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Ivan the Terrible, Part II (1958) Poster

Trivia

This film was withheld by Soviet authorities by order of Joseph Stalin, since this film, dealing with Ivan's slide into madness and the tyranny of the Oprichnina, did not properly mythologize Ivan IV Grozny to Stalin's satisfaction. It was not finally released until 10 years after the deaths of director Sergei M. Eisenstein and Stalin.
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Filming began in 1946 and ended in 1949, but the film was not released until 1958.
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The film features two color sequences, Ivan eating dinner with feeble-minded Vladimir while the "oprichniki" dance and sing for them and a final shot of Ivan denouncing all enemies of Russia's indepedence and unity.
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The color sequences were filmed using Bi-Color, an early experimental form of color film that has only blue and red shades, producing a vividly abstract effect.
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Included among the "1001 Movies You Must See Before You Die", edited by Steven Schneider.
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Originally conceived as a trilogy, the third part was canned after Soviet dictator Joseph Stalin let it be known that he hated Part II.
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Sergei M. Eisenstein suffered a severe heart attack during filming on 2 February 1946, and spent much of the following year recovering in hospital.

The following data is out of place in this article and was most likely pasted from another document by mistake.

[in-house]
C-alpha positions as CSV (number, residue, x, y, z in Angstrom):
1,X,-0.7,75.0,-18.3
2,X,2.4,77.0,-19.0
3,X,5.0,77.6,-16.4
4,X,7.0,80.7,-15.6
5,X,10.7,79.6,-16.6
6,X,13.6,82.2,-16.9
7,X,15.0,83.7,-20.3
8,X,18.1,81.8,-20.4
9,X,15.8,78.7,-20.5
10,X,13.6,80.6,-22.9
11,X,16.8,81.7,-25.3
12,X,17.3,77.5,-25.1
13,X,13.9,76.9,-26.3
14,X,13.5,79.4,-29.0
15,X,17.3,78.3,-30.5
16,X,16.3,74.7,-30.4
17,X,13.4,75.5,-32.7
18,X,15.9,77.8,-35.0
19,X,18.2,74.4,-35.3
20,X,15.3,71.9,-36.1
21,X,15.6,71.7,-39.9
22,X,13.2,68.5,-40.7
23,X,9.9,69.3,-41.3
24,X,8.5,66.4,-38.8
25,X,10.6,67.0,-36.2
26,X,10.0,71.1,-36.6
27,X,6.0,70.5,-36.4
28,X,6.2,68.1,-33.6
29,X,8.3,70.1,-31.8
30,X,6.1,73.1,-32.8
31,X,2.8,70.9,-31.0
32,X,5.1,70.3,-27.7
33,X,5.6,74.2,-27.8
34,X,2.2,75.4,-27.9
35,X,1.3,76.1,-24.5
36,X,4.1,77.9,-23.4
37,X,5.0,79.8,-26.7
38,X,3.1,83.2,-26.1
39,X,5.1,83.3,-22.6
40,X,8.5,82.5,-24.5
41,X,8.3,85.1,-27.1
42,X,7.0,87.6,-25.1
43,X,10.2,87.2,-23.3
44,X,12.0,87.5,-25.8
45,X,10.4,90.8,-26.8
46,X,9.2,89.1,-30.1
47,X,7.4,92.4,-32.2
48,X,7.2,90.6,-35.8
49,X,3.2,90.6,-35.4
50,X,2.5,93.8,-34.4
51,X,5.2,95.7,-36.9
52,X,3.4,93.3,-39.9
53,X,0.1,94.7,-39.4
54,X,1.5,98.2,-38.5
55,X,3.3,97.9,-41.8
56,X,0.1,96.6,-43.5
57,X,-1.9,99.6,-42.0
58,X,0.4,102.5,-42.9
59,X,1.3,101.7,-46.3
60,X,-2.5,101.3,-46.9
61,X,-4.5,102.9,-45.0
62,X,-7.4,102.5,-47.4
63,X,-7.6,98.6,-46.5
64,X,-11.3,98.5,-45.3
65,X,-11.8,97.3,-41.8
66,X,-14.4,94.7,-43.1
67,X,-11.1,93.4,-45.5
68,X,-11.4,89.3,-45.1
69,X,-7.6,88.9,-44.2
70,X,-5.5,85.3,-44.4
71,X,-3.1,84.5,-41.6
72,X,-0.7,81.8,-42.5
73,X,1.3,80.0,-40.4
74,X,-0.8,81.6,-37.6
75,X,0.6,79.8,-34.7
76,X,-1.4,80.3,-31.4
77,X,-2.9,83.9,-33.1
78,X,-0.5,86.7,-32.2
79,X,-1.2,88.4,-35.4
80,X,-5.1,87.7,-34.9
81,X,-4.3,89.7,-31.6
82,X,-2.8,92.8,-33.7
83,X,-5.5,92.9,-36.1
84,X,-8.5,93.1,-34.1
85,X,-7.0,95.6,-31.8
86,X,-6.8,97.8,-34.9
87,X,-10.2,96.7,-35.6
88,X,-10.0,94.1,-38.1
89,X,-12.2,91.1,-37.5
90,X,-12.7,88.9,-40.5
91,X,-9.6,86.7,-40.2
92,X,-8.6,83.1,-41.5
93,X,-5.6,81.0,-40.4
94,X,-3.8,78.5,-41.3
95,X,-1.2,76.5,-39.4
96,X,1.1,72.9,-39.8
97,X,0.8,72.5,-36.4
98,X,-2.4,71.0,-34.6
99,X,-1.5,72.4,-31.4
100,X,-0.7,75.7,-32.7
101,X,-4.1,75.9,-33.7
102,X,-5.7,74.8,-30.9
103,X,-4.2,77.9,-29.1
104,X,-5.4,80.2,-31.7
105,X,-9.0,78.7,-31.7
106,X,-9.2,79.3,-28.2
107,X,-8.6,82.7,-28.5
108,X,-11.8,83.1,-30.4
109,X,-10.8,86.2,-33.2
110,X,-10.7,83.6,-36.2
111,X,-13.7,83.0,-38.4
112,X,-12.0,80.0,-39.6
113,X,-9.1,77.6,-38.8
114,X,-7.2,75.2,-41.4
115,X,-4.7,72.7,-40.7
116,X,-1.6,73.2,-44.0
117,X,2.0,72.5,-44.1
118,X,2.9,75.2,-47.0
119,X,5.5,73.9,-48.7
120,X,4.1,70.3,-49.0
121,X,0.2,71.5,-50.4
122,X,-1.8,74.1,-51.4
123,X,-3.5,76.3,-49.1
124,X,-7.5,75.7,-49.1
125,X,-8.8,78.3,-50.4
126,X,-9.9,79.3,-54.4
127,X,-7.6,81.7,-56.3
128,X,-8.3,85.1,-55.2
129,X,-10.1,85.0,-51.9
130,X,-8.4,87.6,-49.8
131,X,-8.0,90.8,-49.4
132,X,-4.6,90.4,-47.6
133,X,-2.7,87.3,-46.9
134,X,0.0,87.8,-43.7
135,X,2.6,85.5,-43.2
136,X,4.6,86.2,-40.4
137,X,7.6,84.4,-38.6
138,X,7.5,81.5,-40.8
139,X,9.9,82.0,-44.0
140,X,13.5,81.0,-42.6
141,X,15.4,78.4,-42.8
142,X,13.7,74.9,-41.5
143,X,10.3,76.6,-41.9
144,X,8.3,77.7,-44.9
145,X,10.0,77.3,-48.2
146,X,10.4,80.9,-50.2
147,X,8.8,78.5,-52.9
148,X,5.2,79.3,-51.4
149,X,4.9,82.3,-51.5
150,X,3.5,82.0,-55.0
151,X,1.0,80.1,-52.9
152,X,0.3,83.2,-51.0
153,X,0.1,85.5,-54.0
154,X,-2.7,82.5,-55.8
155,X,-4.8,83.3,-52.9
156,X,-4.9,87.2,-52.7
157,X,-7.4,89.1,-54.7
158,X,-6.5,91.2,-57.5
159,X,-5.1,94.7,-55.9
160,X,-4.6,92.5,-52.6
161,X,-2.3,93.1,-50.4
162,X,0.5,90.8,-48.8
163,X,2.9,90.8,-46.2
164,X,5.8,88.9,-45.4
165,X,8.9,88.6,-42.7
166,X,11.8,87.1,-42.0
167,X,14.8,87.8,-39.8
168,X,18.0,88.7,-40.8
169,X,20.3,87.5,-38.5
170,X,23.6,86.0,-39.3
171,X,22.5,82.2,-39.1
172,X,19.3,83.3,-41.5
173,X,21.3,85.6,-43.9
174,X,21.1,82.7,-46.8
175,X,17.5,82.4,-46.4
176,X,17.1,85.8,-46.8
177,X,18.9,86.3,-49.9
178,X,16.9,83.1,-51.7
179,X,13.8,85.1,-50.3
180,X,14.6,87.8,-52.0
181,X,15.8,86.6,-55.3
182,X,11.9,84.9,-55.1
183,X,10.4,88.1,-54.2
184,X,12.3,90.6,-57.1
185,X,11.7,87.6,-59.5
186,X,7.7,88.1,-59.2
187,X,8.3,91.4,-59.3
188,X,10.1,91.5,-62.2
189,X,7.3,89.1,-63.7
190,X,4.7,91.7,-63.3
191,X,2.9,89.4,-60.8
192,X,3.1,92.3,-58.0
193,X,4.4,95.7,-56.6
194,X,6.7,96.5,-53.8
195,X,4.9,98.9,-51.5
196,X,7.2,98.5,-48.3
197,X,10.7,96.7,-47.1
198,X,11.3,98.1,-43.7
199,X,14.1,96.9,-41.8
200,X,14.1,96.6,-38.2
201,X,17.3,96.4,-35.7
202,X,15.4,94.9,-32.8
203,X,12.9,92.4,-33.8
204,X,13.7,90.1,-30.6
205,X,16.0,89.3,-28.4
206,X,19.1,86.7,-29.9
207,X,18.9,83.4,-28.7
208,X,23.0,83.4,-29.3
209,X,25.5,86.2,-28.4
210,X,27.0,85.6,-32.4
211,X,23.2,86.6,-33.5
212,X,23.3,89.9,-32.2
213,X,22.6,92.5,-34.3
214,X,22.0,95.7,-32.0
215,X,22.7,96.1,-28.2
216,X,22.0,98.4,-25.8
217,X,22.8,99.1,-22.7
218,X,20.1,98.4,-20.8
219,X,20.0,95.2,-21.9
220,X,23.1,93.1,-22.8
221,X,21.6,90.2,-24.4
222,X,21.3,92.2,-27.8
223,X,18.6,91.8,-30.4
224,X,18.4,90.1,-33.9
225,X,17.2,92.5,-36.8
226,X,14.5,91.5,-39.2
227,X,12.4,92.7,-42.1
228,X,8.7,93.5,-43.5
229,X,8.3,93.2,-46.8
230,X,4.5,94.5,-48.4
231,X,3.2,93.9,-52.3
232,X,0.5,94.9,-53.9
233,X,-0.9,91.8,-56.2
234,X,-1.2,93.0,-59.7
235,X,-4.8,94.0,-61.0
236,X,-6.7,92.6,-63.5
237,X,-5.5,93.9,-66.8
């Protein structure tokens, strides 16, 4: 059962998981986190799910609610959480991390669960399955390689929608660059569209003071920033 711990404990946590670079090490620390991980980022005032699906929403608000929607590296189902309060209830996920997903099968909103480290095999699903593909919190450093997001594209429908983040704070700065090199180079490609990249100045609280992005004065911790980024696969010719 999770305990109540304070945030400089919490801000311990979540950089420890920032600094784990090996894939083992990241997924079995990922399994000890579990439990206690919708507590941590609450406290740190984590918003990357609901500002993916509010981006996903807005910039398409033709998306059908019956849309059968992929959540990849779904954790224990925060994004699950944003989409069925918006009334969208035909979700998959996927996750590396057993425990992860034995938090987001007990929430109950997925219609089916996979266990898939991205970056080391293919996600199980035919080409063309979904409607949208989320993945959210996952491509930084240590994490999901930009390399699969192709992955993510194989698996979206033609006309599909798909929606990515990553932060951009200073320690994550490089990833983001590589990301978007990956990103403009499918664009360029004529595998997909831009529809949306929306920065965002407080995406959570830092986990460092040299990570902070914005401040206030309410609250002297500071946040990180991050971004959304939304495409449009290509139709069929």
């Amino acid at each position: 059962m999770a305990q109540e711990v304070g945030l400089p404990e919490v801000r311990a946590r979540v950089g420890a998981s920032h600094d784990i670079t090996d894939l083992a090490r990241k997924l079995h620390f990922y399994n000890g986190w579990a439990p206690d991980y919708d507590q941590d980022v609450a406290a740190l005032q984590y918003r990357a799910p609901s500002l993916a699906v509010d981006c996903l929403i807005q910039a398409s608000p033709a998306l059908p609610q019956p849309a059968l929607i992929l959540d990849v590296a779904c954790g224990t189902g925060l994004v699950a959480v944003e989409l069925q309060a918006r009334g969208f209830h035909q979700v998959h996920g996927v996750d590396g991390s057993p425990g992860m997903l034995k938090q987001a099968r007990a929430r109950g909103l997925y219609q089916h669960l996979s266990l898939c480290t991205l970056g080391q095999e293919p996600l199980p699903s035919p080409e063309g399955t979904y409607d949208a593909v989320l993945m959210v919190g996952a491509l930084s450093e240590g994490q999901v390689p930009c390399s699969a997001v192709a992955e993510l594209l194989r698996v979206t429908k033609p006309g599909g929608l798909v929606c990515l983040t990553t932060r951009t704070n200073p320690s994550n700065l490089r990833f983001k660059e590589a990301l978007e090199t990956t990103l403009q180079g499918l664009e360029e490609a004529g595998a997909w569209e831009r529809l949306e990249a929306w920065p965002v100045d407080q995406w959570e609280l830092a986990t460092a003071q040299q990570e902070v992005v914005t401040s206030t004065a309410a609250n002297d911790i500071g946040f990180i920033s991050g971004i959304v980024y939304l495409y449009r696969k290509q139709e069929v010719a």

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One of the films included in "The Fifty Worst Films of All Time (and How They Got That Way)" by Harry Medved and Randy Lowell.
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Premiered in the United States at the Brattle Theatre in Cambridge, Massachusetts.
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The camera stock used to film the color sequences was actually Agfacolor which had been captured in Soviet occupied Germany.
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This was included in Mosfilm's ongoing restoration project. The major restoration work on this film was completed in 1987.
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The film is included on Roger Ebert's "Great Movies" list.
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This film is included in "Eisenstein: The Sound Years", which is part of the Criterion Collection, spine #86.
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